New York State of Mind: Acadia Energy, Alternus Partnering to Develop Upstate Microgrid Fleet

April 8, 2024
Alternus and Acadia are teaming up with the goal of developing and operating 200 MW in future microgrid capacity across New York. The partnership sets its sights on the next two to three years for developing, commissioning and operating the future portfolio.

New York has always ranked high as a national leader in microgrid friendly policies, even if lagging behind a few states in actual installed projects.

The ground-level reality could change upwardly as the Empire State welcomes an accelerating pipeline of microgrids planned by a host of developers. In one of the latest deals, independent power producer Alternus Clean Energy announced a joint venture this month with New York-based Acadia Energy.

Alternus and Acadia are teaming up with the goal of developing and operating 200 MW in future microgrid capacity across New York. The partnership sets its sights on the next two to three years for developing, commissioning and operating the future portfolio.

“Joining forces with Alternus Energy enables us to amplify our impact and accelerate the deployment of cutting-edge microgrid technology across upstate New York,” John Bay, CEO of Acadia Energy, said in a statement. “Our shared vision for a sustainable future and Acadia’s extensive experience in developing a pipeline of over 1.2 GW of projects provides a solid foundation for this initiative.”

South Carolina-based Alternus Clean Energy will hold a 51% stake in the joint venture projects, while Acadia will lead development efforts. Acadia is based in Fleming, New York, and has worked on developing microgrids projects in the city of Carthage and in Chenango County in the state.

Acadia Energy was co-founded by CFO Steve Infanti and John Bay, company president. The goal was to focus on new energy solutions for upstate New York, which traditionally has played host to larger-scale renewable energy projects which generated electricity that was transmitted out of the region, according to the company’s public relations direct Kris Betts in a YouTube video on the Acadia business plan.

One of the plans is to develop an array of microgrids in Cayuga County and utilize that electricity in numerous ways, including on-site power customers and to other communities in upstate New York.

A 2022 scorecard by the non-profit advocacy group Institute for Local Self-Reliance ranked New York among the nation’s top states for policies supporting local clean energy projects. California, Massachusetts and Illinois were the only top-ranking states, although a similar scorecard by Think Microgrid named Texas as perhaps the top tier state for microgrid-friendly policies, alongside Connecticut, Hawaii and Colorado.

Two years later, the same group ranked Illinois as the only state with an above average grade, while Institute for Local Self-Reliance scored New York at a C level. The same 2024 report, however, ranked Texas with an F, despite the state’s No. 1 position in working microgrid installations, according to numerous reports.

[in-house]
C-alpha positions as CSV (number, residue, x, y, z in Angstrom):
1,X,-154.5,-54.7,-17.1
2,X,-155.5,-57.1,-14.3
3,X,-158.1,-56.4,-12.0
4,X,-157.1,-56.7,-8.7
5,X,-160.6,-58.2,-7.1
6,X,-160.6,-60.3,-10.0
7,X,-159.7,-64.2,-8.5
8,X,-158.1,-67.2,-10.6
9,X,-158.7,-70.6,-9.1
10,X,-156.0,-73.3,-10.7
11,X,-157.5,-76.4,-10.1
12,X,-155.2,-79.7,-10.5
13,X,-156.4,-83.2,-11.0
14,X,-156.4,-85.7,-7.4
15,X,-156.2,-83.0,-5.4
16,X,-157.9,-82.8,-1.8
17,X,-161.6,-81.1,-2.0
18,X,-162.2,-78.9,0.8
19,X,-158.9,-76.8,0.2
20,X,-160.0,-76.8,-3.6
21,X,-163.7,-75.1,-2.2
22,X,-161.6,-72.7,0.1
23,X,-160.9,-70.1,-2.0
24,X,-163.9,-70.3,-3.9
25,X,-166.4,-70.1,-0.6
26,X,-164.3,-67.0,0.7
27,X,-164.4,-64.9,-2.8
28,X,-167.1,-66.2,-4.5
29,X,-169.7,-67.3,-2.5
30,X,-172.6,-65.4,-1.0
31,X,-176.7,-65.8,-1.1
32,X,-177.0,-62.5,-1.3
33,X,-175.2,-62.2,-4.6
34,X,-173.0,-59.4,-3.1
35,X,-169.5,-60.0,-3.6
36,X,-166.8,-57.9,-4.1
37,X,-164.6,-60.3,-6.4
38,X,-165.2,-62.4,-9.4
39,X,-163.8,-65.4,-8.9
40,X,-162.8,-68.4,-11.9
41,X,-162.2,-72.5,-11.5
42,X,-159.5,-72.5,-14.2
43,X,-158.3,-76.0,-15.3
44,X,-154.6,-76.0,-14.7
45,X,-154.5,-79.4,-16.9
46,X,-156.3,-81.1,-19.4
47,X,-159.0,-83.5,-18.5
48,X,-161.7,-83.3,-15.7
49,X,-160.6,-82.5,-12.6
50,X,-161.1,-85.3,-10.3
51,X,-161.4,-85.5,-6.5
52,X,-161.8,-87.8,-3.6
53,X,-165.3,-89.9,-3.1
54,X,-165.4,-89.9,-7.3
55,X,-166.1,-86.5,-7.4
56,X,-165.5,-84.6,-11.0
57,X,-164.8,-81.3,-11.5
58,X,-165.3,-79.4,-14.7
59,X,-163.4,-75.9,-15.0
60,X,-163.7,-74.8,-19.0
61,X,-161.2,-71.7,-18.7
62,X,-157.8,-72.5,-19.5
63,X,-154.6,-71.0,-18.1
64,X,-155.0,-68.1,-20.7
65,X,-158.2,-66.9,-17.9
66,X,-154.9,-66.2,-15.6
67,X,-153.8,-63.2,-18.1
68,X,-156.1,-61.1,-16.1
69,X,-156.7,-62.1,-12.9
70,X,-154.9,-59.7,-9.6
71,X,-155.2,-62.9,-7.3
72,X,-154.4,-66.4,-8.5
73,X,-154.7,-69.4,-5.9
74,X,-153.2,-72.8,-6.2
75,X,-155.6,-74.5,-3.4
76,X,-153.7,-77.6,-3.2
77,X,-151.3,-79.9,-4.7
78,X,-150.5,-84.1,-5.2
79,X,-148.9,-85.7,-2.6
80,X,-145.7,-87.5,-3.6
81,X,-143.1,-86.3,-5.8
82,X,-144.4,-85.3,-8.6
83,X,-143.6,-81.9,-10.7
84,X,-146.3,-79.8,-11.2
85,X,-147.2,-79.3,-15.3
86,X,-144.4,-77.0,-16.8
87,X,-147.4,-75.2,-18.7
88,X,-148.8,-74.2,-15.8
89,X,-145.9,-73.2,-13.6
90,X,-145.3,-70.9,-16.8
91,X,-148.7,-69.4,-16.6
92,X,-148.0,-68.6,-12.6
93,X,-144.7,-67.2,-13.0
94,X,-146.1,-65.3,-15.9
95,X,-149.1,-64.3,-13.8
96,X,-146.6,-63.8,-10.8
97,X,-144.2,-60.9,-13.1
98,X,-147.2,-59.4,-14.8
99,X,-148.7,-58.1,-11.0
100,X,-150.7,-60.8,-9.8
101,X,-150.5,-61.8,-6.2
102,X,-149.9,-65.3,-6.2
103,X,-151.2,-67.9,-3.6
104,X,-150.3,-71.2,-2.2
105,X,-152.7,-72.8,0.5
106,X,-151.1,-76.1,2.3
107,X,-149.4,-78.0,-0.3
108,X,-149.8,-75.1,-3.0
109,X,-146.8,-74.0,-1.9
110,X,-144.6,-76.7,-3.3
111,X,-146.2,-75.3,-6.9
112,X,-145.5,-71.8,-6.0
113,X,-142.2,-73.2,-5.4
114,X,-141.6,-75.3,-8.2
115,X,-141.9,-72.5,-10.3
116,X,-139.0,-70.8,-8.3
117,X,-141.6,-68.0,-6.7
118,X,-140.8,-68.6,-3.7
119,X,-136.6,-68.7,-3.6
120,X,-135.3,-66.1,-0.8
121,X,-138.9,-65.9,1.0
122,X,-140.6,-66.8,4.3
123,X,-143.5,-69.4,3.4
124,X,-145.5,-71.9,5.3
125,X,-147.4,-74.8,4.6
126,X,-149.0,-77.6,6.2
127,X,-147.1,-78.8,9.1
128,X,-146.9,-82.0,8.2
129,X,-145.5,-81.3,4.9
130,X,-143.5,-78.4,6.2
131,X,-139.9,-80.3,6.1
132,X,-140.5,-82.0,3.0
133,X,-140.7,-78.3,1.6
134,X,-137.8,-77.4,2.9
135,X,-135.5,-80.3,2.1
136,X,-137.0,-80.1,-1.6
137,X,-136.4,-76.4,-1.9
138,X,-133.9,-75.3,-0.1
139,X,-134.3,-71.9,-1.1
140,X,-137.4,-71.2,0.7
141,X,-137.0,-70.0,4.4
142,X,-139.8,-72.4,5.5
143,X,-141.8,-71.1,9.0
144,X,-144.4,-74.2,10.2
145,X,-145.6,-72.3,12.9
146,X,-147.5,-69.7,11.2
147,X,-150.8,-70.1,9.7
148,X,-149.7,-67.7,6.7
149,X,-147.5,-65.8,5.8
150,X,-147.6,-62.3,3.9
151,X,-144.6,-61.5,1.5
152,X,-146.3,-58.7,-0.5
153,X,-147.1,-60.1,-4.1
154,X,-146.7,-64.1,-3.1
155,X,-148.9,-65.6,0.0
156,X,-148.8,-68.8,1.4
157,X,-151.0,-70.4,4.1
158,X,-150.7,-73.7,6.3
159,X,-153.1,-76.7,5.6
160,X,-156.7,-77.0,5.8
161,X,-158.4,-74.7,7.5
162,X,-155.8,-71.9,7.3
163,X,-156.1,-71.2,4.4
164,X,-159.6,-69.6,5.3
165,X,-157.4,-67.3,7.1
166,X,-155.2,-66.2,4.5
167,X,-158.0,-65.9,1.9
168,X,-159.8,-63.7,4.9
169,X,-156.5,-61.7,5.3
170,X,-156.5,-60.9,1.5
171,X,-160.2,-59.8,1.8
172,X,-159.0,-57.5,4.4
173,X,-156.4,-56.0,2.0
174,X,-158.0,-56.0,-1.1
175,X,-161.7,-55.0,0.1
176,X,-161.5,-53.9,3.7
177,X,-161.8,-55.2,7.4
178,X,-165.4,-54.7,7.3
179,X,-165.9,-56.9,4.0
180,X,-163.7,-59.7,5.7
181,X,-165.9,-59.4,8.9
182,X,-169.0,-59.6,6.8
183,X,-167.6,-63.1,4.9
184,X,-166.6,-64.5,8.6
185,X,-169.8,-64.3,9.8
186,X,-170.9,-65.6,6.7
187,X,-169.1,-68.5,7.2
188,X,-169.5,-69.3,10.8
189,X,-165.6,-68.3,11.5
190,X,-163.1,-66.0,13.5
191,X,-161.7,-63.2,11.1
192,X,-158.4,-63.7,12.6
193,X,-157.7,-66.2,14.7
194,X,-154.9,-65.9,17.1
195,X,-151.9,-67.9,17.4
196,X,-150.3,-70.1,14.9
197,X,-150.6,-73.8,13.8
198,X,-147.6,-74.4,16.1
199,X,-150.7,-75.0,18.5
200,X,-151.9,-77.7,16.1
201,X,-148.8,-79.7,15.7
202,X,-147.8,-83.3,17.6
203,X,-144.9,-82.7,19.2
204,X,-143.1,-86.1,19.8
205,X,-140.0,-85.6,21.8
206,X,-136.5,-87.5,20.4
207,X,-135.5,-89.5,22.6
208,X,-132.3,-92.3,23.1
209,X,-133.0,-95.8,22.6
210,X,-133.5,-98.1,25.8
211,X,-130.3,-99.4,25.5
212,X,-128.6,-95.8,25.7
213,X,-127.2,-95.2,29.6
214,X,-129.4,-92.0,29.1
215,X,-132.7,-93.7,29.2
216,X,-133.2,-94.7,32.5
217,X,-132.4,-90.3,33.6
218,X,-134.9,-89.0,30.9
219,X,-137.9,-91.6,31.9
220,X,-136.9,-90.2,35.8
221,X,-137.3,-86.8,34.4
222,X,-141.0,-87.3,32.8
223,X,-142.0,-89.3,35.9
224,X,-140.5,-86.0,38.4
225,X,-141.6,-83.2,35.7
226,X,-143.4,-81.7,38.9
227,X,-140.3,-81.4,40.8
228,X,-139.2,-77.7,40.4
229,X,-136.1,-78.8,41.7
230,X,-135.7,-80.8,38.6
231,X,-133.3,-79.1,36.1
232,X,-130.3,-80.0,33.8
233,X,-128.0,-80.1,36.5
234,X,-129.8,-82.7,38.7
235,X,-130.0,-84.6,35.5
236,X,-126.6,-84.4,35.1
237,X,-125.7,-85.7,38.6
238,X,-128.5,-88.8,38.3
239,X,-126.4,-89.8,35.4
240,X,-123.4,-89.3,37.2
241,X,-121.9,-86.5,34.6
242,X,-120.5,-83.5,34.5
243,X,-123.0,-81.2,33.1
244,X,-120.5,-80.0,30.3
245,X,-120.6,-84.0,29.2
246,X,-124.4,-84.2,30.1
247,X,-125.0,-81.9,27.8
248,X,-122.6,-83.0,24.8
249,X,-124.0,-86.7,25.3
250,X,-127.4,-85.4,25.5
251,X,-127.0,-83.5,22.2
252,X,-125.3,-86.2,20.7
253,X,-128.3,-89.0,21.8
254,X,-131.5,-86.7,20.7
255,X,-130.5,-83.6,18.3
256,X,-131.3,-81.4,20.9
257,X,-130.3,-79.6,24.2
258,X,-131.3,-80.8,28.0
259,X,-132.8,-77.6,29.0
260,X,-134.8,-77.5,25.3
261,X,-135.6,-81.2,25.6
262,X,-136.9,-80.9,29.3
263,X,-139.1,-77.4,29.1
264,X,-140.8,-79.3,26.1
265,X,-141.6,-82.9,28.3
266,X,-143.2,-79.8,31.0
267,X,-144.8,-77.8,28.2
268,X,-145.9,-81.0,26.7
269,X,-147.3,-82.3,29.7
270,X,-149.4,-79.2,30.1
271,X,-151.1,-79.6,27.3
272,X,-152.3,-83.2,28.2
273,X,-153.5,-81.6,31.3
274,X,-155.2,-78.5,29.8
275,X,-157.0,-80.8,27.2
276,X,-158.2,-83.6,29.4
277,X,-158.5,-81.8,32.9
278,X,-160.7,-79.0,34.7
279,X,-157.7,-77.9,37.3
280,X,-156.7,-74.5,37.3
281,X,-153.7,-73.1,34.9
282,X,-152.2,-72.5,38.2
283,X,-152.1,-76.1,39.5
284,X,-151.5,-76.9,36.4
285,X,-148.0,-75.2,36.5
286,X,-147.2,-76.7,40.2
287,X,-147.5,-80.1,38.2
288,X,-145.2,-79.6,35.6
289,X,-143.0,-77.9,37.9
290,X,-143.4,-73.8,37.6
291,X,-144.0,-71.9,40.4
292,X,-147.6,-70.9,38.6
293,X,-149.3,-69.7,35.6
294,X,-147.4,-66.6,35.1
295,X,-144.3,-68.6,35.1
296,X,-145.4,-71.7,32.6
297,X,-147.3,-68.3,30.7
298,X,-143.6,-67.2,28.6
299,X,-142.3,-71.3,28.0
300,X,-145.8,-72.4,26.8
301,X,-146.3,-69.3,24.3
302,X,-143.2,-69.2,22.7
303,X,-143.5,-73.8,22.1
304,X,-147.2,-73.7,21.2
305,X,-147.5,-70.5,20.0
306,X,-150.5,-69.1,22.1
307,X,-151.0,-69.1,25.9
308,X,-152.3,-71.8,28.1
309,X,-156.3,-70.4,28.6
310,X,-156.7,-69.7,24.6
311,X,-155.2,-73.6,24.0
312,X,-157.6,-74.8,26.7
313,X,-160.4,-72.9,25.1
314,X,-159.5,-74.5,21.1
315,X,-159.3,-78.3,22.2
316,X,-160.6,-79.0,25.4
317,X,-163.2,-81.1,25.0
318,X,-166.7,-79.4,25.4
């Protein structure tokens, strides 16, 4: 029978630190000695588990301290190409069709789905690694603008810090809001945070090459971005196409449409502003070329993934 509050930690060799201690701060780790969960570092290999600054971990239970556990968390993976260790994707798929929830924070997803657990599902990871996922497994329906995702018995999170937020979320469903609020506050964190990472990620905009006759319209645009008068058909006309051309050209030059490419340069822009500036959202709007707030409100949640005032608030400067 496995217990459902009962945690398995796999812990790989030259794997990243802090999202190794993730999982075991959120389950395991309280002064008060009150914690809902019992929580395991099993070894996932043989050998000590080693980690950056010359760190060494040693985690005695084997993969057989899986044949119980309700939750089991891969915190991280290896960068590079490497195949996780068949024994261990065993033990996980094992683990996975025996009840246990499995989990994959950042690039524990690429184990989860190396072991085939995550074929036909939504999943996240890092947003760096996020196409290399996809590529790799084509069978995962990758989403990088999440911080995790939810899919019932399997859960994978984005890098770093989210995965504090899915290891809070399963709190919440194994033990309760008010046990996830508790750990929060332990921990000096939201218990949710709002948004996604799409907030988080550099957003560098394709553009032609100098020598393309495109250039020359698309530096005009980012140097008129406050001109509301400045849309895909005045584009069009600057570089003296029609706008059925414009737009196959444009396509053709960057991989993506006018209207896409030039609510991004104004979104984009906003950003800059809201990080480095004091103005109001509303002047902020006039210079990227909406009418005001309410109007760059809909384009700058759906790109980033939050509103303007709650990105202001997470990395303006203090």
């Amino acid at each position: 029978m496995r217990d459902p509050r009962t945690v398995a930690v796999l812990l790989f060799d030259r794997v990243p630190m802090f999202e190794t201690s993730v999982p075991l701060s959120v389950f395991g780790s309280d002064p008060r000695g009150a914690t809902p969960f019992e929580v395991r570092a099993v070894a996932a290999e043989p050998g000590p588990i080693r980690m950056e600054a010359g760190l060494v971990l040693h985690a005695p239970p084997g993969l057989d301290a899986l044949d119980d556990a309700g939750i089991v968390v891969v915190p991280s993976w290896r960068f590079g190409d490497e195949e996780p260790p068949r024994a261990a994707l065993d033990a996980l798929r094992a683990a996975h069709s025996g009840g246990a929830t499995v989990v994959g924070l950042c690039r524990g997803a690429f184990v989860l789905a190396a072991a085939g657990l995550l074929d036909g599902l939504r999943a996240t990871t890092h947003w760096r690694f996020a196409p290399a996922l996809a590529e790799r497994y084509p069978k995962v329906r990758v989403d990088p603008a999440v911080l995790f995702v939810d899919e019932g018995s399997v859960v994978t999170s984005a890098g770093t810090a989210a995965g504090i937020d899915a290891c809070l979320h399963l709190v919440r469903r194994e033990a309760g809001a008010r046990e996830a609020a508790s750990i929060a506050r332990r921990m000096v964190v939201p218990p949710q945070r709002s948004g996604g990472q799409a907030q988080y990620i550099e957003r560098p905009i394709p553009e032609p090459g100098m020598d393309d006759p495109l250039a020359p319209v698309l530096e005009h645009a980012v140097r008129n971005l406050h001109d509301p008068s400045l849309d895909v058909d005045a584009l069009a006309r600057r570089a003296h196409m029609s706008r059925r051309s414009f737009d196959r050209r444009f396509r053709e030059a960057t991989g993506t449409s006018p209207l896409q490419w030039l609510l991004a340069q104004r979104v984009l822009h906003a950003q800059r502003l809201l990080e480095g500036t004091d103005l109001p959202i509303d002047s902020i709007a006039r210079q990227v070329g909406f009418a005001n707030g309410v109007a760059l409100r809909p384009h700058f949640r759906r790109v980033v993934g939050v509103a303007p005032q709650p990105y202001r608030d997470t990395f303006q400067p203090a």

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About the Author

Rod Walton, Managing Editor | Managing Editor

For Microgrid Knowledge editorial inquiries, please contact Managing Editor Rod Walton at [email protected].

I’ve spent the last 15 years covering the energy industry as a newspaper and trade journalist. I was an energy writer and business editor at the Tulsa World before moving to business-to-business media at PennWell Publishing, which later became Clarion Events, where I covered the electric power industry. I joined Endeavor Business Media in November 2021 to help launch EnergyTech, one of the company’s newest media brands. I joined Microgrid Knowledge in July 2023. 

I earned my Bachelors degree in journalism from the University of Oklahoma. My career stops include the Moore American, Bartlesville Examiner-Enterprise, Wagoner Tribune and Tulsa World, all in Oklahoma . I have been married to Laura for the past 33-plus years and we have four children and one adorable granddaughter. We want the energy transition to make their lives better in the future. 

Microgrid Knowledge and EnergyTech are focused on the mission critical and large-scale energy users and their sustainability and resiliency goals. These include the commercial and industrial sectors, as well as the military, universities, data centers and microgrids. The C&I sectors together account for close to 30 percent of greenhouse gas emissions in the U.S.

Many large-scale energy users such as Fortune 500 companies, and mission-critical users such as military bases, universities, healthcare facilities, public safety and data centers, shifting their energy priorities to reach net-zero carbon goals within the coming decades. These include plans for renewable energy power purchase agreements, but also on-site resiliency projects such as microgrids, combined heat and power, rooftop solar, energy storage, digitalization and building efficiency upgrades.

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